CicLAvia partners with LA restaurants so you can eat outdoors in style this summer

By Kathryn Barnes

The City of LA and CicLAvia are helping restaurants expand their sidewalk seating and spill into nearby parking lots and car lanes. The process takes bureaucratic know-how and accessibility awareness. Photo by Jon Endow.

California fully reopens on June 15. That means in most situations, there will be no more capacity limits, physical distancing, or mask mandates. But many people still feel more comfortable eating outdoors than indoors, so the City of LA is extending its Al Fresco program, which allows eligible restaurants to provide outdoor dining on sidewalks, parking lots, and streets.

CicLAvia, the nonprofit known for reimagining public spaces without cars, is partnering with the city to help restaurants spill into those outdoor spaces. So what are the roadblocks?

“Some neighborhoods in our city haven't been invested in where sidewalks have been widened, traffic has been calmed and slowed, the streets have been made walkable,” says Tafarai Bayne, chief strategist for CicLAvia. “Those neighborhoods that have not been invested in, it's harder to implement this kind of programming.”

Bayne says 1,400 restaurants are eligible for assistance with permitting and beautification through this program, which is focused on communities hardest hit by COVID-19 and its economic impacts, including Boyle Heights, Pacoima, Wilmington, and South LA.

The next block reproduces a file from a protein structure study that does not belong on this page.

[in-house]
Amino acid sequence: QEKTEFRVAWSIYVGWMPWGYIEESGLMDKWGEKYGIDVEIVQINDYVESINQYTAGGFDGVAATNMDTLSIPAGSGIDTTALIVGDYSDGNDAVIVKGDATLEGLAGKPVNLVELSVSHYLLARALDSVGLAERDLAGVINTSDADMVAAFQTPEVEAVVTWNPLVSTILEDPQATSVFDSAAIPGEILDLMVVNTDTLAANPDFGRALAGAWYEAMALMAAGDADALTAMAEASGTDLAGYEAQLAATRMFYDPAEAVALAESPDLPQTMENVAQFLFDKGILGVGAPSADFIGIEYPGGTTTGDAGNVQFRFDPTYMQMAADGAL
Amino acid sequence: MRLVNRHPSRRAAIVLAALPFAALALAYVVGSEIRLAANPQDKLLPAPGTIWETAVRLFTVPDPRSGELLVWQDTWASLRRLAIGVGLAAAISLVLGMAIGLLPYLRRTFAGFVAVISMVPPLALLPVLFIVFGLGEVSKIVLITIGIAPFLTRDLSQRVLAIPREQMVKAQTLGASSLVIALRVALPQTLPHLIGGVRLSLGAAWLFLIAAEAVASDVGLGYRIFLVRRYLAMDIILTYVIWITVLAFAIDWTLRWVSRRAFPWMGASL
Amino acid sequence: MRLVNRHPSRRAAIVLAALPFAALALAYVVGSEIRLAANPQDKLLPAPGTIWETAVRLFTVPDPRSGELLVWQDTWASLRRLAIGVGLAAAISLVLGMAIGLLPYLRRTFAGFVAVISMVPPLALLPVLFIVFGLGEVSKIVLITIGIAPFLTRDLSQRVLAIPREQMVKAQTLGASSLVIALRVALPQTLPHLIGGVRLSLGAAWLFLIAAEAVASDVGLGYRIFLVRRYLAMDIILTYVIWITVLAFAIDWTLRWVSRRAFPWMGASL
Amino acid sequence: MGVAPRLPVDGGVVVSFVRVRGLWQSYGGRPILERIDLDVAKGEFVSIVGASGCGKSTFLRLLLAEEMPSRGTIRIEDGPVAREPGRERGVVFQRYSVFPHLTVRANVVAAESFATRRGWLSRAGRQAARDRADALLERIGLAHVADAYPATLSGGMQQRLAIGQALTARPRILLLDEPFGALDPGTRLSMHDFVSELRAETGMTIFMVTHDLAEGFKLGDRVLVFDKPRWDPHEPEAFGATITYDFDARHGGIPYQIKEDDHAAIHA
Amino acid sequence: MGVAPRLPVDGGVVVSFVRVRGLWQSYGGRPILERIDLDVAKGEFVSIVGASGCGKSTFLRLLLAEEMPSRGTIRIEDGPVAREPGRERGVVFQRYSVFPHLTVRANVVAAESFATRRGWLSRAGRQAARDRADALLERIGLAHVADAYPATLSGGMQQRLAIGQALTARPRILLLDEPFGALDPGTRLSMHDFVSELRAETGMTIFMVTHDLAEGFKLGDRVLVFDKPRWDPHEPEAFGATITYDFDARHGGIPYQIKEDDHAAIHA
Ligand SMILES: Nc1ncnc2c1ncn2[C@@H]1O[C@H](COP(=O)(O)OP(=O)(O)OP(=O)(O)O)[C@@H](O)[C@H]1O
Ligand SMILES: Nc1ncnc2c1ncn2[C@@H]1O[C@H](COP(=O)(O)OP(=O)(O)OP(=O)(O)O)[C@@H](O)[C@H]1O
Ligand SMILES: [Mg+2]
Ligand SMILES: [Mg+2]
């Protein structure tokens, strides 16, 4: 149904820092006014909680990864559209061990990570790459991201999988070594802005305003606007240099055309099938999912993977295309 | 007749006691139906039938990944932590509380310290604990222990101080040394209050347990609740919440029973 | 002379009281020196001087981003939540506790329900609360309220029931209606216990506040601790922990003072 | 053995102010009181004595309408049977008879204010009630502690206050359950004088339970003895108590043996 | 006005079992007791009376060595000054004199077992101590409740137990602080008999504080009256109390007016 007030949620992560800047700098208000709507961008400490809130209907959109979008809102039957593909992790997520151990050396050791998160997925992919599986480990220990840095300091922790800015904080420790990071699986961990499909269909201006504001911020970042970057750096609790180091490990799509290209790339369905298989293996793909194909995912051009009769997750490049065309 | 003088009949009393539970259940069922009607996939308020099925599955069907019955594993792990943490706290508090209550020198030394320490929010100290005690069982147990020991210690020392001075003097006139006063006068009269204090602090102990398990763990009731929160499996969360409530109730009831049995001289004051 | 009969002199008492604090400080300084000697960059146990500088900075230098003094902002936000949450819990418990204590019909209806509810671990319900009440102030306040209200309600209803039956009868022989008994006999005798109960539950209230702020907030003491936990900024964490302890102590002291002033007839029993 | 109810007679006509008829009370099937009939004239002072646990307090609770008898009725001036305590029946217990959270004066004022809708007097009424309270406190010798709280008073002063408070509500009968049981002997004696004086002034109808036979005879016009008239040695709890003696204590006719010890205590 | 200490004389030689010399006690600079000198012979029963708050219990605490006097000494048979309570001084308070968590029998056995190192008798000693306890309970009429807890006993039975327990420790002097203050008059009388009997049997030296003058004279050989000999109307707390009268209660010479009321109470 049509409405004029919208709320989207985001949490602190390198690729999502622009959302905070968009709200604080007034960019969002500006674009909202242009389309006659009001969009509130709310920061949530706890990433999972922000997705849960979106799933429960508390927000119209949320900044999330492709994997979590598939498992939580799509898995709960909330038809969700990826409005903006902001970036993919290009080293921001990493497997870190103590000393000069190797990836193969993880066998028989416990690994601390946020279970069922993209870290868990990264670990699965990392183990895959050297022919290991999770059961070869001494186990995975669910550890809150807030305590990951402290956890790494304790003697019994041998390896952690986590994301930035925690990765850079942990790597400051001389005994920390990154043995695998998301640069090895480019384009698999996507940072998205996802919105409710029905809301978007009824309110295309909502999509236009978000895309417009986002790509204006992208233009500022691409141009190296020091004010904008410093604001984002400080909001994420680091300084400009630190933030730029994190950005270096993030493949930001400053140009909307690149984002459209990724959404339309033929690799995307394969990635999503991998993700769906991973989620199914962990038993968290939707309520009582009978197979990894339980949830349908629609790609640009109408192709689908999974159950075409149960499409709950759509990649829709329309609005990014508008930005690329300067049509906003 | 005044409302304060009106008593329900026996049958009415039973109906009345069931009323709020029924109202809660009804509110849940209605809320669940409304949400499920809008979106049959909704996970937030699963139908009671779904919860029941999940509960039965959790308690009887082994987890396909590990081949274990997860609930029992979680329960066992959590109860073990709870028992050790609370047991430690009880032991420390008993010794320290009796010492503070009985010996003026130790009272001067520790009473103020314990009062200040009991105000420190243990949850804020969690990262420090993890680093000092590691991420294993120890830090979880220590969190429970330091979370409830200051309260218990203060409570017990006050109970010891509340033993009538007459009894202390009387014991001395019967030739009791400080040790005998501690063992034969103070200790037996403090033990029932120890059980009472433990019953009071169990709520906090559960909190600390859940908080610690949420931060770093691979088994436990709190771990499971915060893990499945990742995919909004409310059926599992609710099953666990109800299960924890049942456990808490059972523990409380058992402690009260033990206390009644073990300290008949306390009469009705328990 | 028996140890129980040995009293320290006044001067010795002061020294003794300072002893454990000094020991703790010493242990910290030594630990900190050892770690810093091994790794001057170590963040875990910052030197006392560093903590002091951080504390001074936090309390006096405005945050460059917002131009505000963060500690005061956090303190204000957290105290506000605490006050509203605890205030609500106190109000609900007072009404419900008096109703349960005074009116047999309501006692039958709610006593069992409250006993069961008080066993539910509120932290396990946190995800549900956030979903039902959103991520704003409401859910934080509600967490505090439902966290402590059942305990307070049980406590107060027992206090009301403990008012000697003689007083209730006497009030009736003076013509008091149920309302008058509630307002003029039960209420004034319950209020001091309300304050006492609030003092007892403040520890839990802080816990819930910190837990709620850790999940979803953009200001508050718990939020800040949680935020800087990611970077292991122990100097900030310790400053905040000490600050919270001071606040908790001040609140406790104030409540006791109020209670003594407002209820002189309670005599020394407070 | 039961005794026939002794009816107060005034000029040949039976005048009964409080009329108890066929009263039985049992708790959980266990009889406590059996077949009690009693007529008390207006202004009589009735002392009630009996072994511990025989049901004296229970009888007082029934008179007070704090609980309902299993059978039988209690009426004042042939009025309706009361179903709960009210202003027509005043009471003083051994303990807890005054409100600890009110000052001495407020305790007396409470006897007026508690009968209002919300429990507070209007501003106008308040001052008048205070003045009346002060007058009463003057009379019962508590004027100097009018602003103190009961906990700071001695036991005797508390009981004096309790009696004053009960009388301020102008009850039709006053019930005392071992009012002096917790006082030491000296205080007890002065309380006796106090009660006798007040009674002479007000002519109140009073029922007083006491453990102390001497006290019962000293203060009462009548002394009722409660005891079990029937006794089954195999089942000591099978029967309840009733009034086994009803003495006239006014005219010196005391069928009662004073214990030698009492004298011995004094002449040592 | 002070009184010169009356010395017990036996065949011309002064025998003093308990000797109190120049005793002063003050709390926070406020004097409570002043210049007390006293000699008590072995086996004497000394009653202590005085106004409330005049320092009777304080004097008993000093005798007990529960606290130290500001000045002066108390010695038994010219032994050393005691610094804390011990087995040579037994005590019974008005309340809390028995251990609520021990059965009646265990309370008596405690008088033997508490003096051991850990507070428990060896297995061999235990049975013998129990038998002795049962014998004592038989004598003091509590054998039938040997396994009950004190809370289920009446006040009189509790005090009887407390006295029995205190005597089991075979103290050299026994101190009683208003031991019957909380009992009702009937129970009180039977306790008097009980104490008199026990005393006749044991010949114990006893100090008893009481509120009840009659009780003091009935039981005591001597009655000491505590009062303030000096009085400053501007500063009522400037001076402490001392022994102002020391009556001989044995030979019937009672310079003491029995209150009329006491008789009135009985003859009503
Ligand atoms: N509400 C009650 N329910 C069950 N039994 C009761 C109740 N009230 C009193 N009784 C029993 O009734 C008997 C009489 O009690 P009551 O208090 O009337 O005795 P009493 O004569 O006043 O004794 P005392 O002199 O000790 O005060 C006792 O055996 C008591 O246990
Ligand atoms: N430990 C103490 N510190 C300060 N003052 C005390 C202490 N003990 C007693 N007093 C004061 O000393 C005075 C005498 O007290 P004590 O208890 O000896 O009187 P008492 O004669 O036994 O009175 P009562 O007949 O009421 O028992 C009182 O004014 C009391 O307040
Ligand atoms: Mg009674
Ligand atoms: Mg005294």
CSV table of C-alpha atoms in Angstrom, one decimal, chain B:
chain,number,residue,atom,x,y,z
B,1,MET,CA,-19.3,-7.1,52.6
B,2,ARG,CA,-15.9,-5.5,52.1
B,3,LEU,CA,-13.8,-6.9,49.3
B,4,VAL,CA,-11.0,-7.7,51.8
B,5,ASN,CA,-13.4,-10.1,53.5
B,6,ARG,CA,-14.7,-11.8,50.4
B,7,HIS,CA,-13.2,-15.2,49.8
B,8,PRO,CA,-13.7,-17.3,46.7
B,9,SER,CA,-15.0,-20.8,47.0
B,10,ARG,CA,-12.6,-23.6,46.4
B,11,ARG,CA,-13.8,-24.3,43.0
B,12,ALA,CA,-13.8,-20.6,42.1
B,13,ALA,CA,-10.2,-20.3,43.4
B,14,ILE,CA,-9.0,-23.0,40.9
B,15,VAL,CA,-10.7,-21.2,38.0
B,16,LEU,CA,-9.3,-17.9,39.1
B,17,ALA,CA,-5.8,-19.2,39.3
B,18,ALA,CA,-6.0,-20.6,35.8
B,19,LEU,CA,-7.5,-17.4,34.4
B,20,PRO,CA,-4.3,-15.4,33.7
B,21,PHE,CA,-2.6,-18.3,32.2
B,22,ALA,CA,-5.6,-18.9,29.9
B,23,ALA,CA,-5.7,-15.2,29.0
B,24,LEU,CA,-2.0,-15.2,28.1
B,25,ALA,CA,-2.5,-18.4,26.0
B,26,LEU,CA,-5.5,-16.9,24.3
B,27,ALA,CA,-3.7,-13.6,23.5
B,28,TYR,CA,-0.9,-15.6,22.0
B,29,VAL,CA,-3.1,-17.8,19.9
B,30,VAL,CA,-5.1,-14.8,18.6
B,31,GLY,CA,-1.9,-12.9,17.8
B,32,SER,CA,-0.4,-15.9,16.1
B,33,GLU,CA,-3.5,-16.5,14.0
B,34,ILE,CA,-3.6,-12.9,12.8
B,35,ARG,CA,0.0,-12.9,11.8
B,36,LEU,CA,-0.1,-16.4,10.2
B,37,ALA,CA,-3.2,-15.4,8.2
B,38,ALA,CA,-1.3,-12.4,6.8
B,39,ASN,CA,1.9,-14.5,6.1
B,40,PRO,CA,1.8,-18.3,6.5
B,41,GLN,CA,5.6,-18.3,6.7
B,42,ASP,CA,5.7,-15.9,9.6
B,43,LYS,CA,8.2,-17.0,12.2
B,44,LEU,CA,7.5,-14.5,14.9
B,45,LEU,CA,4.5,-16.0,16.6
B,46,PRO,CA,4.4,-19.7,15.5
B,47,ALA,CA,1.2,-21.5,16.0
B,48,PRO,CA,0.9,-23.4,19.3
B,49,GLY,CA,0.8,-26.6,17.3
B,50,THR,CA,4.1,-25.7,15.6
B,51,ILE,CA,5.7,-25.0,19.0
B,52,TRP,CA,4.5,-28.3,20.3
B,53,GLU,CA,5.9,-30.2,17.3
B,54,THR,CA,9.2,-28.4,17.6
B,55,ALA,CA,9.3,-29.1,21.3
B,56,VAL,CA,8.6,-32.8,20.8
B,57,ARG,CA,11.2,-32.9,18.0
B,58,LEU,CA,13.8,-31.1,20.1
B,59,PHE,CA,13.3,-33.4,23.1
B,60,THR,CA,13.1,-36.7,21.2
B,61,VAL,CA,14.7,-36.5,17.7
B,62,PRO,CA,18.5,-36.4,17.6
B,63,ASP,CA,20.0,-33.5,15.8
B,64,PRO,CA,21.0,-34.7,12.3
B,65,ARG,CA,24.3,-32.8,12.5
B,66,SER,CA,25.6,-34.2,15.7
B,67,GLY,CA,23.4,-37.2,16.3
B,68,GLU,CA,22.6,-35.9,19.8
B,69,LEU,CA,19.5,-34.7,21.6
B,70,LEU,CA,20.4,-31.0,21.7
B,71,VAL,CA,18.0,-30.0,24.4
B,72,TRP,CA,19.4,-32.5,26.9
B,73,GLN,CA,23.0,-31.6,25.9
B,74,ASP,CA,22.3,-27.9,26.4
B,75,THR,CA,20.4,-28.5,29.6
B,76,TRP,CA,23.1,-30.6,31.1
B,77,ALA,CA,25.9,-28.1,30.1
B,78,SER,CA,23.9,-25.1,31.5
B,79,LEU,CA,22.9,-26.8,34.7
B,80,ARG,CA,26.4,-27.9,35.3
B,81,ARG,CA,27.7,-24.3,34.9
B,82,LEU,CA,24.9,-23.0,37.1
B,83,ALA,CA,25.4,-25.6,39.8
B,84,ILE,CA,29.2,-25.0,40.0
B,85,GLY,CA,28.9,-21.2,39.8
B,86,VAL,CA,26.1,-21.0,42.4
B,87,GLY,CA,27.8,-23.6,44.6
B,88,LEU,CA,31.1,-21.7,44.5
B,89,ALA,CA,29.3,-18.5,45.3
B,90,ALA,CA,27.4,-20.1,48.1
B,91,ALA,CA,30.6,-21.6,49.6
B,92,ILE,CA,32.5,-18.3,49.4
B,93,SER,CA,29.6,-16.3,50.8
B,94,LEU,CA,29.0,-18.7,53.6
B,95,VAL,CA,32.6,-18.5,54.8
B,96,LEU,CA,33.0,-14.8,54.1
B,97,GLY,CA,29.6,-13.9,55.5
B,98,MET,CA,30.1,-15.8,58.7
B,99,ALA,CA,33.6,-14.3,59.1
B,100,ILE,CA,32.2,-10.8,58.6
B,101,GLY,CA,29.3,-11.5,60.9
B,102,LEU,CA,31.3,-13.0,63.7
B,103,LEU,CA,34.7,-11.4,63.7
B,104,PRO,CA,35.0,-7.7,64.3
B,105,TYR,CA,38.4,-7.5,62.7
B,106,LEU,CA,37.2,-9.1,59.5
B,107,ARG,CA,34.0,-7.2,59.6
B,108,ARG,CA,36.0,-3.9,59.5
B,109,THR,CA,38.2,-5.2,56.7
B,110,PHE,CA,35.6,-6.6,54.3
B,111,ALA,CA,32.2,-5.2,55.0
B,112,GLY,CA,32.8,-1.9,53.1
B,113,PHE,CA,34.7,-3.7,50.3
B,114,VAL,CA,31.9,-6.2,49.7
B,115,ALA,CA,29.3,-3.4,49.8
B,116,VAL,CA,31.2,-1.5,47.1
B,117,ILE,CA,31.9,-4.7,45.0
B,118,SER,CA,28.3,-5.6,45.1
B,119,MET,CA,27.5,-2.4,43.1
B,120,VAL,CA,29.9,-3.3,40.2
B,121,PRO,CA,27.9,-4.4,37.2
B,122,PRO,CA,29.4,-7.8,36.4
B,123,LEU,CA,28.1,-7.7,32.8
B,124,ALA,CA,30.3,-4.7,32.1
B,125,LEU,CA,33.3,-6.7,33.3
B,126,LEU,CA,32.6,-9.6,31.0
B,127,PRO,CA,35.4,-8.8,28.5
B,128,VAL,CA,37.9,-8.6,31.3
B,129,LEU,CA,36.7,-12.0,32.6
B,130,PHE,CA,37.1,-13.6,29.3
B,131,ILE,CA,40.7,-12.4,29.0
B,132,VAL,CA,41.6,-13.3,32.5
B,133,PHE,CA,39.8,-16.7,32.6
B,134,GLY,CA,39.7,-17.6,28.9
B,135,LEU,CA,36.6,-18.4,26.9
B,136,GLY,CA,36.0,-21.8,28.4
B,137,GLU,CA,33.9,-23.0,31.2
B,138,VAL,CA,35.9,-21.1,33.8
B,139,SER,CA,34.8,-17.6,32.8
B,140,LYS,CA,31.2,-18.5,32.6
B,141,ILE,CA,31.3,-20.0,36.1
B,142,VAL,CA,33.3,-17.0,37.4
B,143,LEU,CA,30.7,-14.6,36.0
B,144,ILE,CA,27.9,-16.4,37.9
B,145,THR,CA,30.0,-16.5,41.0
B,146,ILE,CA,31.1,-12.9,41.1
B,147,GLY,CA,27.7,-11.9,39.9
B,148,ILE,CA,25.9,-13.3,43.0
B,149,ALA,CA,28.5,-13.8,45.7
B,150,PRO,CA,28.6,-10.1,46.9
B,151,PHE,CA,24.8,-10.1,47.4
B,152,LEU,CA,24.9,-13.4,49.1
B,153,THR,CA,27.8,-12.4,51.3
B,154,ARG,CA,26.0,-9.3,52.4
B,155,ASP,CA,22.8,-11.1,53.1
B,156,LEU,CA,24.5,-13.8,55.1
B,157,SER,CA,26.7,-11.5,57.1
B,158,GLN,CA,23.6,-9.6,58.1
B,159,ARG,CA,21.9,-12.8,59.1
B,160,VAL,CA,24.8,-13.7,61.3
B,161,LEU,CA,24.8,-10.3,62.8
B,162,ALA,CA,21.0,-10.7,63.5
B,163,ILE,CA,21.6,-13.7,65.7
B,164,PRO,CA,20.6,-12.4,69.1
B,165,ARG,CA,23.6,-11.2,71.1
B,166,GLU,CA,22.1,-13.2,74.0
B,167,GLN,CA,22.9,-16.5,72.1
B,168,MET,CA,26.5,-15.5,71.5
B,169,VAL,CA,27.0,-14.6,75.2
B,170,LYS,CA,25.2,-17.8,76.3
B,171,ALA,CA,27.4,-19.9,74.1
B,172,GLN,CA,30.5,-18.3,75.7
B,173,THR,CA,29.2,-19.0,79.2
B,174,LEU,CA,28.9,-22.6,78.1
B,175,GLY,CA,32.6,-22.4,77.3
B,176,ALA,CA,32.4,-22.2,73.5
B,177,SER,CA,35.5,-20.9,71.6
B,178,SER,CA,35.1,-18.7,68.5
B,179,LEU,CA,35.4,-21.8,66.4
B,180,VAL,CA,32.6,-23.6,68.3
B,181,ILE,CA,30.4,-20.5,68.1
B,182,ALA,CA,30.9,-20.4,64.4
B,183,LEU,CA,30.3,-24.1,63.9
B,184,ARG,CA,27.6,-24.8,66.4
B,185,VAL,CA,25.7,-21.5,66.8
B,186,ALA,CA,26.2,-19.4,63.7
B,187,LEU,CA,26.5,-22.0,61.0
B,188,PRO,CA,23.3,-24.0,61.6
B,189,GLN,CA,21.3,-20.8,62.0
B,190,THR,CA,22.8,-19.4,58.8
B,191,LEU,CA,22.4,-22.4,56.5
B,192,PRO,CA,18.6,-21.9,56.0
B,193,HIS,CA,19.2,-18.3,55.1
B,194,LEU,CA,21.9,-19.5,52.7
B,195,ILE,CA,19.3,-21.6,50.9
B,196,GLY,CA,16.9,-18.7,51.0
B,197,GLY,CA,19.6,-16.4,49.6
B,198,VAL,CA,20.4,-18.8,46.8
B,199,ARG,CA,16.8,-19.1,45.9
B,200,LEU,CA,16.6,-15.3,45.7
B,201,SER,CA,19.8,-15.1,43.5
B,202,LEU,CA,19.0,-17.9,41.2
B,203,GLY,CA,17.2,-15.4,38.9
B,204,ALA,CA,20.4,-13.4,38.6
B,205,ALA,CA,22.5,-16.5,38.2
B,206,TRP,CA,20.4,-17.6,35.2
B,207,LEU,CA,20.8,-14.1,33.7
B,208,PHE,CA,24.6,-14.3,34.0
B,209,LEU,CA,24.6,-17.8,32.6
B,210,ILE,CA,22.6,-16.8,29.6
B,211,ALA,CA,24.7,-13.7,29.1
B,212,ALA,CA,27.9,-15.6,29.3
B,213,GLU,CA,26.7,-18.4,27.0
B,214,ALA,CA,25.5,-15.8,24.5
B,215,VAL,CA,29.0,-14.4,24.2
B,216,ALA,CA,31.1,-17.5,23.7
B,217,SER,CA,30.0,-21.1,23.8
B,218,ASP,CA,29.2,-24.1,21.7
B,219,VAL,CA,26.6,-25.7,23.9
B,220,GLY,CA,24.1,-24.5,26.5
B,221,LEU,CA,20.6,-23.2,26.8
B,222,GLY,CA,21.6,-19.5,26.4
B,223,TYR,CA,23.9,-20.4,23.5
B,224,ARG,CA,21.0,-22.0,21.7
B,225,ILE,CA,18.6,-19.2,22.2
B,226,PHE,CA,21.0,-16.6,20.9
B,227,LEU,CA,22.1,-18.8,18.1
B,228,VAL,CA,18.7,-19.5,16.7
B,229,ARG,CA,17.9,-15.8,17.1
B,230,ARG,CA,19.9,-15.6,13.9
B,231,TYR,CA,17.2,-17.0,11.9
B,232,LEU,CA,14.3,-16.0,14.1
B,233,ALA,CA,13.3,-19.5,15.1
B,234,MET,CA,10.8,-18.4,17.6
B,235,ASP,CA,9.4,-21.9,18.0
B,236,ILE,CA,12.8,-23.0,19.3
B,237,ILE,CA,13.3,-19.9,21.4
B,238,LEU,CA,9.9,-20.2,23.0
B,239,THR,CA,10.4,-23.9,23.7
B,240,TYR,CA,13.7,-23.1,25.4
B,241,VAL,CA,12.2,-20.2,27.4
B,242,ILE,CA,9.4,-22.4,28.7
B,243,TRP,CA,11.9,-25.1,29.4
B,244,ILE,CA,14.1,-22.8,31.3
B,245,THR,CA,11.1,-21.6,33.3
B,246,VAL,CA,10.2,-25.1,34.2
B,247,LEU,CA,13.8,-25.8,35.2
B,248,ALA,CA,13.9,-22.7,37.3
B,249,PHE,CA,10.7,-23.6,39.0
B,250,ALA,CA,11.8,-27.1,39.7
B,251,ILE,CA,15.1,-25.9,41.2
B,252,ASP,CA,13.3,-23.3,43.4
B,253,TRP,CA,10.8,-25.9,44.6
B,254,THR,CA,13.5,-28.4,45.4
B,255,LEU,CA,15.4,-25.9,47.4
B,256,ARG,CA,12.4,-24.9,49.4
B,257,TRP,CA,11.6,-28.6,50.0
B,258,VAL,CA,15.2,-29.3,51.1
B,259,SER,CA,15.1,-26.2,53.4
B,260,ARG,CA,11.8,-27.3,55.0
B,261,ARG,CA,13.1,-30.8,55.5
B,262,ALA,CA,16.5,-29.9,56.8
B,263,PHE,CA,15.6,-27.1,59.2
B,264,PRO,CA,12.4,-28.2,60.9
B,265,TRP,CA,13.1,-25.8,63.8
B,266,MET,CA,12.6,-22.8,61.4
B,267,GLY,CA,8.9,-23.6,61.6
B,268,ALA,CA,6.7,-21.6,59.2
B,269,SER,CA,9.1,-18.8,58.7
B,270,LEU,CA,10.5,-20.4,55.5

“At the beginning [of the pandemic], we had no option to do Al Fresco dining,” says Marlene Bolanos, the owner of La Barbacha in Boyle Heights. 


La Barbacha now has space for more tables outdoors, after obtaining permits and getting approval from nearby neighbors. Photo by Marlene Bolanos.

The restaurant sits along Cesar Chavez Avenue. At first, Bolanos was only able to add a few tables on the sidewalk right outside the door. After receiving permits from the city and approval from their neighbors, she created a small outdoor patio along part of the street.

She wants to decorate and add umbrellas before summer heatwaves. It costs money, but if that’s what it takes to move forward, she says she’s willing to do it. 

Bayne says the city is hoping to make the Al Fresco program permanent and identify grant money in its next budget to help small businesses improve their outdoor space.

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